The Extremist Cult of Capitalism
by Paul Buchheit
A ‘cult,’ according to Merriam-Webster, can be defined as “Great devotion to a person, idea, object, movement, or work..(and)..a usually small group of people characterized by such devotion.”
Capitalism has been defined by adherents and detractors: Milton Friedman said, “The problem of social organization is how to set up an arrangement under which greed will do the least harm, capitalism is that kind of a system.” John Maynard Keynes said, “Capitalism is the astounding belief that the most wickedest of men will do the most wickedest of things for the greatest good of everyone.”
Perhaps it’s best to turn to someone who actually practiced the art: “Capitalism is the legitimate racket of the ruling class.” Al Capone said that.
Capitalism is a cult. It is devoted to the ideals of privatization over the common good, profit over social needs, and control by a small group of people who defy the public’s will. The tenets of the cult lead to extremes rather than to compromise. Examples are not hard to find.
1. Extremes of Income
By sitting on their growing investments, the richest five Americans made almost $7 billion each in one year. That’s $3,500,000.00 per hour. The minimum wage for tipped workers is $2.13 per hour.
Our unregulated capitalist financial system allows a few well-positioned individuals to divert billions of dollars from the needs of society. If the 400 richest Americans lumped together their investment profits from last year, the total would pay in-state tuition and fees for EVERY college student in the United States.
2. Extremes of Wealth
The combined net worth of the world’s 250 richest individuals is more than the total annual living expenses of almost half the world – three billion people.
Within our own borders the disparity is no less shocking. For every one dollar of assets owned by a single black or Hispanic woman, a member of the Forbes 400 has over forty million dollars. That’s equivalent to a can of soup versus a mansion, a yacht, and a private jet. Most of the Forbes 400 wealth has accrued from nonproductive capital gains. It’s little wonder that with the exception of Russia, Ukraine, and Lebanon, the U.S. has the highest degree of wealth inequality in the world.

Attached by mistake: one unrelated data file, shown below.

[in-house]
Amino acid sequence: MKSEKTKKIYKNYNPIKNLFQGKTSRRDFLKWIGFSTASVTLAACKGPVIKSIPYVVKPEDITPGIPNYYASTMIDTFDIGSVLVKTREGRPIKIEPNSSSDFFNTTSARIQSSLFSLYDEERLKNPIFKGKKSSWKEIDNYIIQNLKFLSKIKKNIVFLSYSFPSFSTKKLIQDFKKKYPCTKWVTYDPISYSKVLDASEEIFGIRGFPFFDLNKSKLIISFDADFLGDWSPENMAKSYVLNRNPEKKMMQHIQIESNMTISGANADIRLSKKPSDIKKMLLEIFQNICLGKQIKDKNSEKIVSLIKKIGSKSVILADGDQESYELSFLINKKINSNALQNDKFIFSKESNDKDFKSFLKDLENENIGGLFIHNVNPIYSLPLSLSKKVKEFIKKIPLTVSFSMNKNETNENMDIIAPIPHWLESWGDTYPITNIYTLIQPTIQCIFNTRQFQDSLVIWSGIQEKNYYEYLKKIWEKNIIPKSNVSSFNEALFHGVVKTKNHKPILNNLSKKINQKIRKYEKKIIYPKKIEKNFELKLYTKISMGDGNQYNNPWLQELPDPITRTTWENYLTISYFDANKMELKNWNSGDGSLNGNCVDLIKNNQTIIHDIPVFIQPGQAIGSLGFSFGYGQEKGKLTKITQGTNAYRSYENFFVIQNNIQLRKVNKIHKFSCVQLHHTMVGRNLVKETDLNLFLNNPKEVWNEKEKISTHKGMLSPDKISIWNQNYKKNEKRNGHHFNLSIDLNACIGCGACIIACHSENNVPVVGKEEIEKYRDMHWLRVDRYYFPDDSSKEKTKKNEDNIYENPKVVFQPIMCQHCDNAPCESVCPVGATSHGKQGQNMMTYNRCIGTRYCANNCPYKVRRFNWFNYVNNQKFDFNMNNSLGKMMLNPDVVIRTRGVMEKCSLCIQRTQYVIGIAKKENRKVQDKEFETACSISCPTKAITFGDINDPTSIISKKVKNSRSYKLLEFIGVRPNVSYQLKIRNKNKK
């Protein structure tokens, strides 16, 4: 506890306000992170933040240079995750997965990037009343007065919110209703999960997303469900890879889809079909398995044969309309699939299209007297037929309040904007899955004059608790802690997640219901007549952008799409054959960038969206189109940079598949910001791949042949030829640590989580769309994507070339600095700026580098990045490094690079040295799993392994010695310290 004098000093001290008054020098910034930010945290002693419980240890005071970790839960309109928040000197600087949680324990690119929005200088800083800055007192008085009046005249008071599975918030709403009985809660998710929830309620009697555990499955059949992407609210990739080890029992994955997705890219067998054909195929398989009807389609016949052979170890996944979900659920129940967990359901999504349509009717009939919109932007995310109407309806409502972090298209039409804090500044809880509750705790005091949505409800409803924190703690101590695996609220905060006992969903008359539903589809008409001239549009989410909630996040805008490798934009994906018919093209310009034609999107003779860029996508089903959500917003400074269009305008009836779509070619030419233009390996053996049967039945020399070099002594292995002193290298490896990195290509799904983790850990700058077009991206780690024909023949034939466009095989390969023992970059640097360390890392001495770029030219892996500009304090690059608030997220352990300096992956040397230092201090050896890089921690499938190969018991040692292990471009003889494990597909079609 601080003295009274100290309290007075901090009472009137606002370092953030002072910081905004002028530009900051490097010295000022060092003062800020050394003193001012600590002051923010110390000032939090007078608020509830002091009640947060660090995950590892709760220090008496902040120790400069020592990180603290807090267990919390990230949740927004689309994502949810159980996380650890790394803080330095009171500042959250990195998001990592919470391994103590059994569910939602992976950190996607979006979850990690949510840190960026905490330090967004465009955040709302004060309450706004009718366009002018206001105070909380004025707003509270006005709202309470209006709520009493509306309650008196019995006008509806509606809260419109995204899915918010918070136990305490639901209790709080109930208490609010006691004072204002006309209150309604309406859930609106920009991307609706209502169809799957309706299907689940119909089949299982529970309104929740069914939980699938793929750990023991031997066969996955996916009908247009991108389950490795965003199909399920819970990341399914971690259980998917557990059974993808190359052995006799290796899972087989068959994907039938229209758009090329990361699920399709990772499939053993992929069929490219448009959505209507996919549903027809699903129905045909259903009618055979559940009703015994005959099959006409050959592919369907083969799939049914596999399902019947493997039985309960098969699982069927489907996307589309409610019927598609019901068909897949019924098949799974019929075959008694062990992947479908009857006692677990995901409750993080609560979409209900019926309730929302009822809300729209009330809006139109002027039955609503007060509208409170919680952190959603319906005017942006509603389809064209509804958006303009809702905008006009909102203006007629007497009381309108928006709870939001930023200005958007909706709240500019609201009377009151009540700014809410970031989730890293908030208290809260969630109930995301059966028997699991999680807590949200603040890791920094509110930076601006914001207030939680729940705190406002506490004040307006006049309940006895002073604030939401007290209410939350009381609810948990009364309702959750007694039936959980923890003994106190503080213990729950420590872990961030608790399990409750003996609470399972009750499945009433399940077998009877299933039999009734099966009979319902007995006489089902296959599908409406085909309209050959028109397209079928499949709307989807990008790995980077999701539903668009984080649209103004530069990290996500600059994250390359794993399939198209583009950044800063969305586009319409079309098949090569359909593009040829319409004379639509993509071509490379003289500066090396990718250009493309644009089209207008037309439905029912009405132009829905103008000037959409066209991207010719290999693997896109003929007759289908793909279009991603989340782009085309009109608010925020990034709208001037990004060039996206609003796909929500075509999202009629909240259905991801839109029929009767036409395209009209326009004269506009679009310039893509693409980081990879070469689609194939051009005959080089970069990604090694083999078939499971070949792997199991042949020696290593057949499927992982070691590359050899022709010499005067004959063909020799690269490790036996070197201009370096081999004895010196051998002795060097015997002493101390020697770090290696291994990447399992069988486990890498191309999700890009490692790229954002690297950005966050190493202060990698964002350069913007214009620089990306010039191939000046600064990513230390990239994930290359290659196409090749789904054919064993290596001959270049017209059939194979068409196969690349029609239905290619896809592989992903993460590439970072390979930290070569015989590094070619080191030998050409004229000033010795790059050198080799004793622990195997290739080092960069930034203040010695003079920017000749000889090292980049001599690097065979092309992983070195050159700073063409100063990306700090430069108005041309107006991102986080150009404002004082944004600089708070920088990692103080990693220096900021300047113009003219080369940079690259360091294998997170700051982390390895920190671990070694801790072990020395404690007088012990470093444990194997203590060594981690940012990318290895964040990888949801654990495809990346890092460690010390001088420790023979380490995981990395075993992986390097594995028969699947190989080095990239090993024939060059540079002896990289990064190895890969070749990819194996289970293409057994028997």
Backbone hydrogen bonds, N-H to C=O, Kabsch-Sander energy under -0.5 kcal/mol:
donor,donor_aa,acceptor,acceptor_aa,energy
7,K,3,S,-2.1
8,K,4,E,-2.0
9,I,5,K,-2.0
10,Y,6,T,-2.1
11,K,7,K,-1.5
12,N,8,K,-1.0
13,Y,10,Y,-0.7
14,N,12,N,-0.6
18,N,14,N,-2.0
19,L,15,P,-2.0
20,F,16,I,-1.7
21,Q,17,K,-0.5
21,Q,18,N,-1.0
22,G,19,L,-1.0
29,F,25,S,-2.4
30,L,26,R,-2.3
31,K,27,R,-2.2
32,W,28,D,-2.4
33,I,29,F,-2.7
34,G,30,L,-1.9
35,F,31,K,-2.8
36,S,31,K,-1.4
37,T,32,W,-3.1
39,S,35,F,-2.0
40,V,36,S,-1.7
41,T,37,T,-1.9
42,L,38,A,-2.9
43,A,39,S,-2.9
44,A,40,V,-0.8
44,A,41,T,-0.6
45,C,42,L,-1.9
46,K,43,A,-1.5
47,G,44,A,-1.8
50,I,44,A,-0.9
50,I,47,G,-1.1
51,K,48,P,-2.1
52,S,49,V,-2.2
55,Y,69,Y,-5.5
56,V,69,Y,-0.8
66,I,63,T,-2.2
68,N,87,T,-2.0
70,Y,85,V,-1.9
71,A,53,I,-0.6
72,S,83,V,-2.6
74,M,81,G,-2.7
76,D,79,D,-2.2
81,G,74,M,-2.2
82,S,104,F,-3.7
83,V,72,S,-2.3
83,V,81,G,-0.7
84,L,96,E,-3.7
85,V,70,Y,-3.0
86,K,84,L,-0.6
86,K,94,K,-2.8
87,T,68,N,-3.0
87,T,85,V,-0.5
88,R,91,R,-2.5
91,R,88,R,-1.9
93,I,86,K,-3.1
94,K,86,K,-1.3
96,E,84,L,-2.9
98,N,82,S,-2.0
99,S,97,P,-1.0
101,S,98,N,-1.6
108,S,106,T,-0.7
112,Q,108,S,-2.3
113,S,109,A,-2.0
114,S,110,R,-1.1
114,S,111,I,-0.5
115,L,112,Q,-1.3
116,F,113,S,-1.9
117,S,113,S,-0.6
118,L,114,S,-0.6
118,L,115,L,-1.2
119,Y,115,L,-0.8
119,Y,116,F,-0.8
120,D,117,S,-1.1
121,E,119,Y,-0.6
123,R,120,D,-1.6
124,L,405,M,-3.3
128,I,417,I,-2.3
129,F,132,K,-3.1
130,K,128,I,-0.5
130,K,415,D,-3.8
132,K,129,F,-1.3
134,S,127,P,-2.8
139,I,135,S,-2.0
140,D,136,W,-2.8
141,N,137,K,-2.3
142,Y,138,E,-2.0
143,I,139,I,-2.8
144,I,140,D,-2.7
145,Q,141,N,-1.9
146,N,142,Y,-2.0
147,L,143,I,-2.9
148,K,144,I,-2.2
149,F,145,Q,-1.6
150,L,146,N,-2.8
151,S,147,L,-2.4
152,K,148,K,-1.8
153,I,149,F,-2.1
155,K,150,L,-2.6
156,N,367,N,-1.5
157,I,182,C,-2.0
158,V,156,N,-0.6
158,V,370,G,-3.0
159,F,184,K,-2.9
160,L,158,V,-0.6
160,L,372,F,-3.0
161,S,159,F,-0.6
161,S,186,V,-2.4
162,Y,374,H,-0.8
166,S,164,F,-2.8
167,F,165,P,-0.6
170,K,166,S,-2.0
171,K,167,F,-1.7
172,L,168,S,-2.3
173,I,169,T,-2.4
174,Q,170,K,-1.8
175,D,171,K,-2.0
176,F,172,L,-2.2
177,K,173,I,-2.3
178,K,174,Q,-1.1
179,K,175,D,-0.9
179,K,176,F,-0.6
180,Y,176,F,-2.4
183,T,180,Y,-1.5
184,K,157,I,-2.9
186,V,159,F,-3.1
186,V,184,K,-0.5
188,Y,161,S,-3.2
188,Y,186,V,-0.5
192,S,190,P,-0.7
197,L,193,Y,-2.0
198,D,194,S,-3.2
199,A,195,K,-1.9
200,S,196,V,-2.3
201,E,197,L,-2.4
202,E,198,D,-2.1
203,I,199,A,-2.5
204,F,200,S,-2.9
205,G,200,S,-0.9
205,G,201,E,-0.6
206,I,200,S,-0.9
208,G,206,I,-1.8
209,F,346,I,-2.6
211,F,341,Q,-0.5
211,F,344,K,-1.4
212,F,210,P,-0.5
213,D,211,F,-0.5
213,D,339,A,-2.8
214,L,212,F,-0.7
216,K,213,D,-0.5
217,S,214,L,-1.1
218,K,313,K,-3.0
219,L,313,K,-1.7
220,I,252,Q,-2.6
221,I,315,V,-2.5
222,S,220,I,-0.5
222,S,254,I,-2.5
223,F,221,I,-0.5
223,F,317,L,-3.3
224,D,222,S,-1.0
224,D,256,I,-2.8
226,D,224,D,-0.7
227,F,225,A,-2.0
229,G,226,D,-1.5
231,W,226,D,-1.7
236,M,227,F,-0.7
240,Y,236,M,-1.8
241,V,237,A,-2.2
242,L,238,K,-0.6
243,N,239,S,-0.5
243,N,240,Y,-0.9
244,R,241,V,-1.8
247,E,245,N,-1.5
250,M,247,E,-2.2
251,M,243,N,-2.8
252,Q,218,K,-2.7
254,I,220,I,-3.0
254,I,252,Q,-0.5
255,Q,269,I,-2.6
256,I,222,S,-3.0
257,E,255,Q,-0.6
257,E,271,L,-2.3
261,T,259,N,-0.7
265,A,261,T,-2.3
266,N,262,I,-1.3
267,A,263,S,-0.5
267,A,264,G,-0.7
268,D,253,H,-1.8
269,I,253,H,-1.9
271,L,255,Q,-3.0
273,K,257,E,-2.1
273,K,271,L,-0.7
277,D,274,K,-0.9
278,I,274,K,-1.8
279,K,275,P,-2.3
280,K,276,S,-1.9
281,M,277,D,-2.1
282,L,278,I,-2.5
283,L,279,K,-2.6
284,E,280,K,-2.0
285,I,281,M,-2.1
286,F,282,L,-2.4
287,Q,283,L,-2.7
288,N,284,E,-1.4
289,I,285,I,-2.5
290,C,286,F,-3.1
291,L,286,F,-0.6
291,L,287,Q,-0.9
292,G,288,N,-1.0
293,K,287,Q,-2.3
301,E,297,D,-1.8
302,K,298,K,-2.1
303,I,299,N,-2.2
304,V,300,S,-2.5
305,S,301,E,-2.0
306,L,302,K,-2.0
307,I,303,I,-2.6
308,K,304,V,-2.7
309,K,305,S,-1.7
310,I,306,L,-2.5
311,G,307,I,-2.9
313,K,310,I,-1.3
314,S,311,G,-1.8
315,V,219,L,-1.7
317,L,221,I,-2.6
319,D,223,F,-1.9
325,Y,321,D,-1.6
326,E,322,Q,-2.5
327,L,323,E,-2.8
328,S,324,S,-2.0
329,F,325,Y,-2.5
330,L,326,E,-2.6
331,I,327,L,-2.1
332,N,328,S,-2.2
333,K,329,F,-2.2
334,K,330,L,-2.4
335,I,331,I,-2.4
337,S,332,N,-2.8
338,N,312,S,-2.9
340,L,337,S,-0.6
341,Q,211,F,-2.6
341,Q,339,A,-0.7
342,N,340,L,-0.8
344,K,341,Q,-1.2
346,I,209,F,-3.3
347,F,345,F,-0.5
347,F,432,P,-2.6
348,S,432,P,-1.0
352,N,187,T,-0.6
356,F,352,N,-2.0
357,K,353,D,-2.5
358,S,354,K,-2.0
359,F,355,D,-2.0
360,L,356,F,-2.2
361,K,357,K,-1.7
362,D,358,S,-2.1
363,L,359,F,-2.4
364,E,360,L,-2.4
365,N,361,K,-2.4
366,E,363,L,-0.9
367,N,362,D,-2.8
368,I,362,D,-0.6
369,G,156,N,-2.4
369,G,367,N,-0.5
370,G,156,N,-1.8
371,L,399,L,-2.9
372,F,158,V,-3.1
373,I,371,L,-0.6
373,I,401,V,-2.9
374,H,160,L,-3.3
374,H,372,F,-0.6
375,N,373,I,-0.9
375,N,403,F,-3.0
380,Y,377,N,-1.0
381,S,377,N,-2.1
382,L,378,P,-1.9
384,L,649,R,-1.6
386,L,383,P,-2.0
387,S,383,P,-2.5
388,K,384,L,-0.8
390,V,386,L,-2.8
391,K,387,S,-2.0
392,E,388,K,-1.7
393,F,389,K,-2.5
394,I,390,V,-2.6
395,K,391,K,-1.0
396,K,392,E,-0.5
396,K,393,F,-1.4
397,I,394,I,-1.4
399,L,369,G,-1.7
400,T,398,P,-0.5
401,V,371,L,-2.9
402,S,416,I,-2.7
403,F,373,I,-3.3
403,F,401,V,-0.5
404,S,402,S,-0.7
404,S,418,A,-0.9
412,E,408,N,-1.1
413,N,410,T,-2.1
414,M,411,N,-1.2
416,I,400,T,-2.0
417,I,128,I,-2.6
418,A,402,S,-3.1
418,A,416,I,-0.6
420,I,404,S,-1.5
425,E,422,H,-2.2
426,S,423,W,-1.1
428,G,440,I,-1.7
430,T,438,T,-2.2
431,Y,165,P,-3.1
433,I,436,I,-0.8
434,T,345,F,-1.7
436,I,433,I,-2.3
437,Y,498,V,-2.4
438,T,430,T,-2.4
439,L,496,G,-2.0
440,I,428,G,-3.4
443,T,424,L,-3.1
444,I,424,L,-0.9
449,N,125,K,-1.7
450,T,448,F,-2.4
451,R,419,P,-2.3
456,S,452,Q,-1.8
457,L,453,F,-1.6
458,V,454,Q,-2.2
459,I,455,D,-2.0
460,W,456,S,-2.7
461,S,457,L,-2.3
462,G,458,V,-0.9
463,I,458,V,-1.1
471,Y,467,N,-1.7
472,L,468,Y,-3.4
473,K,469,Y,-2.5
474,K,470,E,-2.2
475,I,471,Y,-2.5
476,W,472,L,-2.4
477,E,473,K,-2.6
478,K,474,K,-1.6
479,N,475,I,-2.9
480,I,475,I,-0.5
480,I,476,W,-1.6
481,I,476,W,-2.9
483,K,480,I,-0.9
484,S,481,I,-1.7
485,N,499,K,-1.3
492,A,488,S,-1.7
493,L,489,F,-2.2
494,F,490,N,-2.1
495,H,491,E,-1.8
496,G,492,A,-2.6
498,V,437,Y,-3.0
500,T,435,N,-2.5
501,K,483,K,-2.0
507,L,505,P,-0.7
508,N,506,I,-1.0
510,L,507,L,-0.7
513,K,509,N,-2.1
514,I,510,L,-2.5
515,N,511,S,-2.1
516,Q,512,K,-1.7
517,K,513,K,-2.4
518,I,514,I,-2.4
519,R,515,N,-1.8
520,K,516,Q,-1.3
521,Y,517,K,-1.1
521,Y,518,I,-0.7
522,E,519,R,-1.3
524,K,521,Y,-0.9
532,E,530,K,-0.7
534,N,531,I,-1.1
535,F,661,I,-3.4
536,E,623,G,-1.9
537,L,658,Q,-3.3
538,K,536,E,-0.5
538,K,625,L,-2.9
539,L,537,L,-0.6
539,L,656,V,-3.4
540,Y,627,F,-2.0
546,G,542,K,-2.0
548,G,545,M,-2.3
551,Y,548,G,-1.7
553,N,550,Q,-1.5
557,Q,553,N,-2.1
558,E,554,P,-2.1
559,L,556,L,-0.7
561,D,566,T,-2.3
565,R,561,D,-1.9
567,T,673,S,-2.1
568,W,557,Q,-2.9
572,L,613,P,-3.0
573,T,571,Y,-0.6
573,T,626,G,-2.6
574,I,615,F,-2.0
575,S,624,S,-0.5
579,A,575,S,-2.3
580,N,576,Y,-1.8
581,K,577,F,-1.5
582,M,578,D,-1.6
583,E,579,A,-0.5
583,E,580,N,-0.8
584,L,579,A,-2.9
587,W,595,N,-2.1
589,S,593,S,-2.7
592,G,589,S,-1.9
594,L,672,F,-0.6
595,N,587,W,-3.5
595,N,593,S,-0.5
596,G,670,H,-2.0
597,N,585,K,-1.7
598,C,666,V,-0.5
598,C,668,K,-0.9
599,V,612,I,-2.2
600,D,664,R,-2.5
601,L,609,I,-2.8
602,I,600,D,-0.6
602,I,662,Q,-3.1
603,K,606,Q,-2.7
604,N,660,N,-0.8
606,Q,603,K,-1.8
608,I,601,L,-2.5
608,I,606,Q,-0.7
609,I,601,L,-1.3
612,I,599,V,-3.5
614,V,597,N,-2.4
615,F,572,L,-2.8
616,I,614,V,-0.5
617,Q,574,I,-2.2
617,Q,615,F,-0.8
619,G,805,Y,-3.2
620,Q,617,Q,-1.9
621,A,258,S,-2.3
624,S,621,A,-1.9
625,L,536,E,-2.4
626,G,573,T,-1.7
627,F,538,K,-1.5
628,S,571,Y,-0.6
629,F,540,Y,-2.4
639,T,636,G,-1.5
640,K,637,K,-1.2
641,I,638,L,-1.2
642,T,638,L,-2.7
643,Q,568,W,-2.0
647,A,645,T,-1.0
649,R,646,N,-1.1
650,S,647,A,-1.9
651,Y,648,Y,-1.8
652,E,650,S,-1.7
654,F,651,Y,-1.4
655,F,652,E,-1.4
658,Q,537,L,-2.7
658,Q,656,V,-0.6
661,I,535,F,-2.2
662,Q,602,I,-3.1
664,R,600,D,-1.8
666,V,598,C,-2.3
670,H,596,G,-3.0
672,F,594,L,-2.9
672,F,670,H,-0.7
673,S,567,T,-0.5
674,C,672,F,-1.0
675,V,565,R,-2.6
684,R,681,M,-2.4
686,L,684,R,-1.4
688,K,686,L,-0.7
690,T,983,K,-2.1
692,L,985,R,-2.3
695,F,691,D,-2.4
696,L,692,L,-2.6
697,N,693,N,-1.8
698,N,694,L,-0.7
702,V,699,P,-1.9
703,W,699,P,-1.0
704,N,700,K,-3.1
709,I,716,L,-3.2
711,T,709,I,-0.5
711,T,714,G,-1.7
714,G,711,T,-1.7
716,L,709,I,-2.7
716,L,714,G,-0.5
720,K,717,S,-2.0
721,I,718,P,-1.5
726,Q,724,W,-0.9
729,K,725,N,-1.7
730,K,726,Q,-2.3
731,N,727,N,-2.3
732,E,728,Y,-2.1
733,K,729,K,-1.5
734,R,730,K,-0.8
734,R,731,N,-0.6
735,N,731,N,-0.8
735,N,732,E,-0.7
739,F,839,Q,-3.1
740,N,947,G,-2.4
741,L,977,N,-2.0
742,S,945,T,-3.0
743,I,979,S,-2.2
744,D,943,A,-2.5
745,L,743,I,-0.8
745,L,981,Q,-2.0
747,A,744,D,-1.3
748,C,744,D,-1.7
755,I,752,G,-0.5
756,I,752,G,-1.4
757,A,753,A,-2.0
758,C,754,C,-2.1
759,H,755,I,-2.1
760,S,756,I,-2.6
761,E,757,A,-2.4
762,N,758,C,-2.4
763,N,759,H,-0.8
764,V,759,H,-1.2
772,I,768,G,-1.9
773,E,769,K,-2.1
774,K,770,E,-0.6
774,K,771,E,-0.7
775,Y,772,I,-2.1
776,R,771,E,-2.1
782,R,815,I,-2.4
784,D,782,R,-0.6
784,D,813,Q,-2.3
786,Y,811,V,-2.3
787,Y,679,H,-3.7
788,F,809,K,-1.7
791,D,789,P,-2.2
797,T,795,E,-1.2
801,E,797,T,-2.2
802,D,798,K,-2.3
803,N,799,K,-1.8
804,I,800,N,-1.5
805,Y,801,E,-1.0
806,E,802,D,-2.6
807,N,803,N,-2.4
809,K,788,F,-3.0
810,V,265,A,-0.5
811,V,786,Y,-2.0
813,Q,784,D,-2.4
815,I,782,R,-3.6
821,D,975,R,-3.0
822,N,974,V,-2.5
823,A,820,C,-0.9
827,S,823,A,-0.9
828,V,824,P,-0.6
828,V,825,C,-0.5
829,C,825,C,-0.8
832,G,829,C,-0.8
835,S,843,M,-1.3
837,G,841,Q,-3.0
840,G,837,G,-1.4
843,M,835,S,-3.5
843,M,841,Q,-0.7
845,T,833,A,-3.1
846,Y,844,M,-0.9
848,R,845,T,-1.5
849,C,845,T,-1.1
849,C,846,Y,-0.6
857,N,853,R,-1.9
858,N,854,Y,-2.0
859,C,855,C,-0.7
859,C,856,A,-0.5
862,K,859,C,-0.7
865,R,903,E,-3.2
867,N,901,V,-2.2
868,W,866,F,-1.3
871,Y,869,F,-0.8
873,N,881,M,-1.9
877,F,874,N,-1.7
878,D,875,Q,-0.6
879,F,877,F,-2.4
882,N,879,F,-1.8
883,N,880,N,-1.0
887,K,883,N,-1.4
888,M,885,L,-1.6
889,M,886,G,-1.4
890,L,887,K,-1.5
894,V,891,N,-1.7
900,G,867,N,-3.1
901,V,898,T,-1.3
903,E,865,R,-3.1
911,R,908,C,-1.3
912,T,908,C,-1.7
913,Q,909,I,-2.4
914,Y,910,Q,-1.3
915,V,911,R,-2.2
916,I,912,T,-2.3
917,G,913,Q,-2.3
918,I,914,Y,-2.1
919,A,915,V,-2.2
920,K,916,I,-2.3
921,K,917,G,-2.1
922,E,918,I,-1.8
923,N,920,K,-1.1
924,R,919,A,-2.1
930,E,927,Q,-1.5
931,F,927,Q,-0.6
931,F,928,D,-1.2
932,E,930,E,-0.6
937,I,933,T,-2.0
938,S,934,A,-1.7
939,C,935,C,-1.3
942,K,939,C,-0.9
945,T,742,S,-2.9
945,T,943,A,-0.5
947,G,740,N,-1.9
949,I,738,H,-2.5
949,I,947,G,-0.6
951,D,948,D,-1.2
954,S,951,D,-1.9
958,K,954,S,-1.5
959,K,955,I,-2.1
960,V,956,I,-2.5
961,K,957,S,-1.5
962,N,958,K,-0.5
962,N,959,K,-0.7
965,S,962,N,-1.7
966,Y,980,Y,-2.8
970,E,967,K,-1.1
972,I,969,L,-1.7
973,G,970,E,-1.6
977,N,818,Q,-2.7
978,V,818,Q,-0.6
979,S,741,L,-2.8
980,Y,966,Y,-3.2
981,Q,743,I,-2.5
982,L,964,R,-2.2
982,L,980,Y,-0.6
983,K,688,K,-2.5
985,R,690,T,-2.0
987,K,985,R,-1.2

3. Extremes of Debt
Up until the 1970s U.S. households had virtually no debt. Now the total is $13 trillion, which averages out to $100,000 per American family.
Debt appears to be the only recourse for 21- to 35-year-olds, who have lost, on average, 68% of their median net worth since 1984, leaving each of them about $4,000.
4. Extremes of Health Care
A butler in black vest and tie passed the atrium waterfall and entered the $2,400 suite, where the linens were provided by the high-end bedding designer Frette of Italy and the bathroom glimmered with polished marble. Inside a senior financial executive awaited his ‘concierge’ doctor for private treatment.
He was waiting in the penthouse suite of the New York Presbyterian Hospital.
On the streets outside were some of the 26,000 Americans who will die this year because they are without health care. In 2010, 50 million Americans had no health insurance coverage.
5. Extremes of Justice
William James Rummel stole $80 with a credit card, then passed a bad check for $24, then refused to return $120 for a repair job gone bad. He got life in prison. Christopher Williams is facing over 80 years in prison for selling medical marijuana in Montana, a state which allows medical marijuana. Patricia Spottedcrow got 12 years for a $31 marijuana sale, and has seen her children only twice in the past two years. Numerous elderly Americans are in prison for life for non-violent marijuana offenses.
Banking giant HSBC, whose mission statement urges employees “to act with courageous integrity” in all they do, was described by a U.S. Senate report as having “exposed the U.S. financial system to ‘a wide array of money laundering, drug trafficking, and terrorist financing'” in their dealings with Mexico’s Sinaloa cartel, which is considered the deadliest drug gang in the world.
HSBC received a fine equivalent to four weeks’ profits. The bank’s CEO said, “we are profoundly sorry.”
In the words of Bertrand Russell, “Advocates of capitalism are very apt to appeal to the sacred principles of liberty, which are embodied in one maxim: The fortunate must not be restrained in the exercise of tyranny over the unfortunate.”
Accurate to the extreme.